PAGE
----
I have a generic question about Graphic LCDs with built-in controllers and RAM. I observe that whenever I change a large portion of the screen with say a new image or a object (or just clear the whole screen with a new color), there is a noticeable flicker. Is there any way to avoid this? I am using the 8080 mode to update the display controller's RAM. The problem occurs because the refresh rate of the LCD is faster than the speed that I am writing into the diaplay's RAM.

I imagine that it should be easy to do if there were an option to update only the RAM of the controller (while the LCD panel retains the old display) until I set a bit to tell the controller that RAM update is complete. Once that's set the controller should output the contents of the RAM on the physical LCD. Is there any way to achieve something like this? The controllers I am referring to are of the class of HIMAX 8232 that come built-in to LCDs.

  • 2
    \$\begingroup\$ Please share a datasheet of the display and controller in question. Some controllers have double-buffering, display latching or refresh inhibit options. \$\endgroup\$ – Anindo Ghosh Nov 27 '12 at 9:28
  • \$\begingroup\$ displayfuture.com/Display/datasheet/controller/ILI9486.pdf \$\endgroup\$ – eGovind Nov 27 '12 at 9:33
  • \$\begingroup\$ Sorry, I couldn't find a category for "embedded systems", but I figured that electrical engineering ought to cover this. I don't think we should limit ourselves to "electronic design", whatever that is. \$\endgroup\$ – eGovind Nov 27 '12 at 9:37
  • 3
    \$\begingroup\$ @LeonHeller: Sounds like a low-level embedded-systems programming question to me, and more-hardware related than many other such questions. \$\endgroup\$ – supercat Nov 27 '12 at 17:44
  • \$\begingroup\$ Sounds like you might be looking for something which can page-flip between two display buffers - display one while you draw a new display in the other, then switch. \$\endgroup\$ – Chris Stratton Nov 27 '12 at 20:19

While some display controllers cause flicker any time they are written, this particular controller shouldn't have that problem. I would guess you are having flicker because on each update you are writing parts of the display with one value and then rewriting them with another. To avoid flicker, don't do that. Figure out what the correct value should be for each pixel before you write it. If your display consists of various non-overlapping rectangles that could move around, and if you're presently erasing the whole screen and then drawing your rectangular objects, you may be able to improve both performance and appearance by only erasing regions where no objects are supposed to appear; depending upon the application, you may be able to improve performance further by only erasing regions where objects used to exist but have just "disappeared".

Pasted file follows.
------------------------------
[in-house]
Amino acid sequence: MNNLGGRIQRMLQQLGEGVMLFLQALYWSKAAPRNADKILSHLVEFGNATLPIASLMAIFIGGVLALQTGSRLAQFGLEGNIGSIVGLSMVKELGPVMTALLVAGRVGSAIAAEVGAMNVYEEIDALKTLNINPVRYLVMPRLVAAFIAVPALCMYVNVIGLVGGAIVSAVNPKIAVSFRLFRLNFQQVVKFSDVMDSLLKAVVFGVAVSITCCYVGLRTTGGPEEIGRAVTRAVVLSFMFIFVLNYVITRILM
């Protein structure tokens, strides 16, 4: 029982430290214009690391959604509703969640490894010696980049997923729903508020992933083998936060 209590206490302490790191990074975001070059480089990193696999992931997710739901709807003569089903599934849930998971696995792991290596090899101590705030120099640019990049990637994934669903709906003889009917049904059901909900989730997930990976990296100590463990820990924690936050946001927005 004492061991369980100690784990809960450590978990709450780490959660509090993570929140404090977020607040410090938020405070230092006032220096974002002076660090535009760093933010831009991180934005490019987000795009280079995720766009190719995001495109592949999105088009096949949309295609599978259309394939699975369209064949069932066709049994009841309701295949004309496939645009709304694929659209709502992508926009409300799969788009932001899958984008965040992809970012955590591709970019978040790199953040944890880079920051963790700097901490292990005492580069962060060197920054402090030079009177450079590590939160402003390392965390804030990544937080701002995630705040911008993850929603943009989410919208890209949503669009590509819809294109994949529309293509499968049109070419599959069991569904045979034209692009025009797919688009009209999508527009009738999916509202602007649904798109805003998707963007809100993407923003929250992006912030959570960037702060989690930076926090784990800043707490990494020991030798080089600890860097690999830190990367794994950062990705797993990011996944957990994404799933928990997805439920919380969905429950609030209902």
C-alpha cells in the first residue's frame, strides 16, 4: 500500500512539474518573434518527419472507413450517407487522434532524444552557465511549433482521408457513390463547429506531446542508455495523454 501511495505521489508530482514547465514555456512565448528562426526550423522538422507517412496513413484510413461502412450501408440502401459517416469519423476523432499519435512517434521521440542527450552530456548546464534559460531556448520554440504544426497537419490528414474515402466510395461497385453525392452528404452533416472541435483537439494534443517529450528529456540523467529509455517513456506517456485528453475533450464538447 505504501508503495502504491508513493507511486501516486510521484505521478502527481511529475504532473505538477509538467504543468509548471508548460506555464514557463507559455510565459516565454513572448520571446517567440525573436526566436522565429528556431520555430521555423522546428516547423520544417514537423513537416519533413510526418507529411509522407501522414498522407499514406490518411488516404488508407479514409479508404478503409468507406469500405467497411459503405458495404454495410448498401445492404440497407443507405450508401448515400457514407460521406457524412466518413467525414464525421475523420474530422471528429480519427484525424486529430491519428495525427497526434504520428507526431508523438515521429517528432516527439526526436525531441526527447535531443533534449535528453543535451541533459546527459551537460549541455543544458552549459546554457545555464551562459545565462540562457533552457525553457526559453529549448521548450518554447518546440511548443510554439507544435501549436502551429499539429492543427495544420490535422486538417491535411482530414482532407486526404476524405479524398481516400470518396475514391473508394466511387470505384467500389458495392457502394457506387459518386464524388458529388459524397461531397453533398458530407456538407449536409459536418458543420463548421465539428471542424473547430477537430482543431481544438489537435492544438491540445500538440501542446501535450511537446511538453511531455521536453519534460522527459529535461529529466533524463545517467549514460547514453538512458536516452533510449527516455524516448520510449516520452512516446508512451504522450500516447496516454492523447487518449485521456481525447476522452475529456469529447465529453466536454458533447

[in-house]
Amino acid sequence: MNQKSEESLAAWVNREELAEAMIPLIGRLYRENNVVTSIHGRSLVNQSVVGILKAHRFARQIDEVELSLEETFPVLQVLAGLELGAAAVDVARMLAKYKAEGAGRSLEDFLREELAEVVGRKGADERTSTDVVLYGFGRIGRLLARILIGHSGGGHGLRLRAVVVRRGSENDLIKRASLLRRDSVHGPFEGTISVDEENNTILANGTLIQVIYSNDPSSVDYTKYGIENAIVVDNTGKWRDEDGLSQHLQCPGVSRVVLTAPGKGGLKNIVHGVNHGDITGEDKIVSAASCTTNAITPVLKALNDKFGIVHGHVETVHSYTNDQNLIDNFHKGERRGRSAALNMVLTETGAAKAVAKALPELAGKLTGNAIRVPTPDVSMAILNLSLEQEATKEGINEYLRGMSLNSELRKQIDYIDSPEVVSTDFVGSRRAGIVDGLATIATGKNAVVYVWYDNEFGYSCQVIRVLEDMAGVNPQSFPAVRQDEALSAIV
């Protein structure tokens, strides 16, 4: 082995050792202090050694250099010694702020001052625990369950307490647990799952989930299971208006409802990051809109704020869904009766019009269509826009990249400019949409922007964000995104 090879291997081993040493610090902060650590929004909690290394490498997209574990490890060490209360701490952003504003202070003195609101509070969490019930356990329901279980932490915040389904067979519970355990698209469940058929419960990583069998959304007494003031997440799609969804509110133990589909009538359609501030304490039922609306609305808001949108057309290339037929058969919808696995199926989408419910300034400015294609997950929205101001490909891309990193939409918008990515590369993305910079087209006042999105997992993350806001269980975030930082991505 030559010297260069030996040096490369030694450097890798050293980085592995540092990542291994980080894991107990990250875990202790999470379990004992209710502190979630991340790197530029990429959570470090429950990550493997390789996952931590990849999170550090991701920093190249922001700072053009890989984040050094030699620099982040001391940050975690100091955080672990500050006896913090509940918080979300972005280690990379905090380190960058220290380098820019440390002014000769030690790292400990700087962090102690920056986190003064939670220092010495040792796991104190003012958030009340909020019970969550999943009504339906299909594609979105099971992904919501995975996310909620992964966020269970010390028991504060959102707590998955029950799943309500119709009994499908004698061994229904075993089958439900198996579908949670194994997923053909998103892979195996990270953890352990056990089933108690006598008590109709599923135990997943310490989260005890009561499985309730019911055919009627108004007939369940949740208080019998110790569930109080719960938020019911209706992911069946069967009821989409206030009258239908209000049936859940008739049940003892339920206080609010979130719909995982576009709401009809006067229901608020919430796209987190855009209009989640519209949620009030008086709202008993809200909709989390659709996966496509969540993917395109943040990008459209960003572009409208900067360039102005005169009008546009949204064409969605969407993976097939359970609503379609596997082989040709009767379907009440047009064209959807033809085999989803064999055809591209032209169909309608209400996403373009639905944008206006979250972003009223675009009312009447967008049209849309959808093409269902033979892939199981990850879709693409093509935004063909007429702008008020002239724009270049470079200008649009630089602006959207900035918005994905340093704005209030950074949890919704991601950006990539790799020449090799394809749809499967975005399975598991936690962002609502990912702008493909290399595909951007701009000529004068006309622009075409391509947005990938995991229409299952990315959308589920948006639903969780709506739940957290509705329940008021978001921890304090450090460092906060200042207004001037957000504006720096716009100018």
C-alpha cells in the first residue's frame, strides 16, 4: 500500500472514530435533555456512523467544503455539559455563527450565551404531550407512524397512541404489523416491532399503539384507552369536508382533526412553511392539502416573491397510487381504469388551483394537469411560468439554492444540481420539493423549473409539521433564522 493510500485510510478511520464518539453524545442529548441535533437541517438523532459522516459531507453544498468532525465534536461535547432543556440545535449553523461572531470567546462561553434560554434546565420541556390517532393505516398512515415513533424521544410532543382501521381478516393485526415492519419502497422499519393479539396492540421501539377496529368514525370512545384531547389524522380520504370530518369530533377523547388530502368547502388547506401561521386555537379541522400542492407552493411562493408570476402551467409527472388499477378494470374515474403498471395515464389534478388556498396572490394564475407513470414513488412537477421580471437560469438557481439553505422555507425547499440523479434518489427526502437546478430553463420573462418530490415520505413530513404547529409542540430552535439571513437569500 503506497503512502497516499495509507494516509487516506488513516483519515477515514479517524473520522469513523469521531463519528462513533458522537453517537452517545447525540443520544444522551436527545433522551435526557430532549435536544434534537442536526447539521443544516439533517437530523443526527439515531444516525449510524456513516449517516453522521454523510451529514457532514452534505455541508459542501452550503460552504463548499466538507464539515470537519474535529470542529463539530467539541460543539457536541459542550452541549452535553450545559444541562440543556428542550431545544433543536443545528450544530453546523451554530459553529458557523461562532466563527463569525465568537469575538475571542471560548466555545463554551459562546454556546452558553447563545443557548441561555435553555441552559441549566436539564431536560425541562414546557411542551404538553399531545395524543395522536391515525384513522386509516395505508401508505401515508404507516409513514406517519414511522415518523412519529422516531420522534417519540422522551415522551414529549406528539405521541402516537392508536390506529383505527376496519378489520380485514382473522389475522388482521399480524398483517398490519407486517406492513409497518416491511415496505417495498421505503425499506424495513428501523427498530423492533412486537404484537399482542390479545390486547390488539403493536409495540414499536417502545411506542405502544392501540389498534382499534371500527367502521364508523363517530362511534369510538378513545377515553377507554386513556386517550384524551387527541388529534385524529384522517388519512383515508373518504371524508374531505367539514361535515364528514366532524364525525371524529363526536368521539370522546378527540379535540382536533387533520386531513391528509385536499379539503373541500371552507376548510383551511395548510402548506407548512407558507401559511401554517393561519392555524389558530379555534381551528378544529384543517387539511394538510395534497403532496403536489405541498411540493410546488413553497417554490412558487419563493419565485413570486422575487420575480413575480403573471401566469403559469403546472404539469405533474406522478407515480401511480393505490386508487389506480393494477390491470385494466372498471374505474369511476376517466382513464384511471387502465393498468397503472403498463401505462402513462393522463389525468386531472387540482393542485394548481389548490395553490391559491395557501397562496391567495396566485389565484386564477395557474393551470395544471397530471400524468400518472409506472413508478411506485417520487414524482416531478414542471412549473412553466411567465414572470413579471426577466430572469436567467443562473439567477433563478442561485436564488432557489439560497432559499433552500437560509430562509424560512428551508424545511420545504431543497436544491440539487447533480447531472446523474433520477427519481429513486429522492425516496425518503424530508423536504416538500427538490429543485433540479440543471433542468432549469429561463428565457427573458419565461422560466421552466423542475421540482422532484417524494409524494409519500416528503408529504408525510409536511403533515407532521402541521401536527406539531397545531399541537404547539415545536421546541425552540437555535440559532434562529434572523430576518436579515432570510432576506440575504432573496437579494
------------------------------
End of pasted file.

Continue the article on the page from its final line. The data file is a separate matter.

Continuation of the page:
Addendum Looking at the supplied picture, what is happening is that the display pixels are being written to in one direction (I would guess top-to-bottom), and the display is scanning in another direction (I would guess left to right). This has the effect that the amount of screen data that has been written when the hardware starts scanning a frame is much less than the amount which has been written by the time the hardware scan reaches the right edge. Consequently, the lines which are drawn near the right edge of the screen will have more data drawn on them than the lines near the left.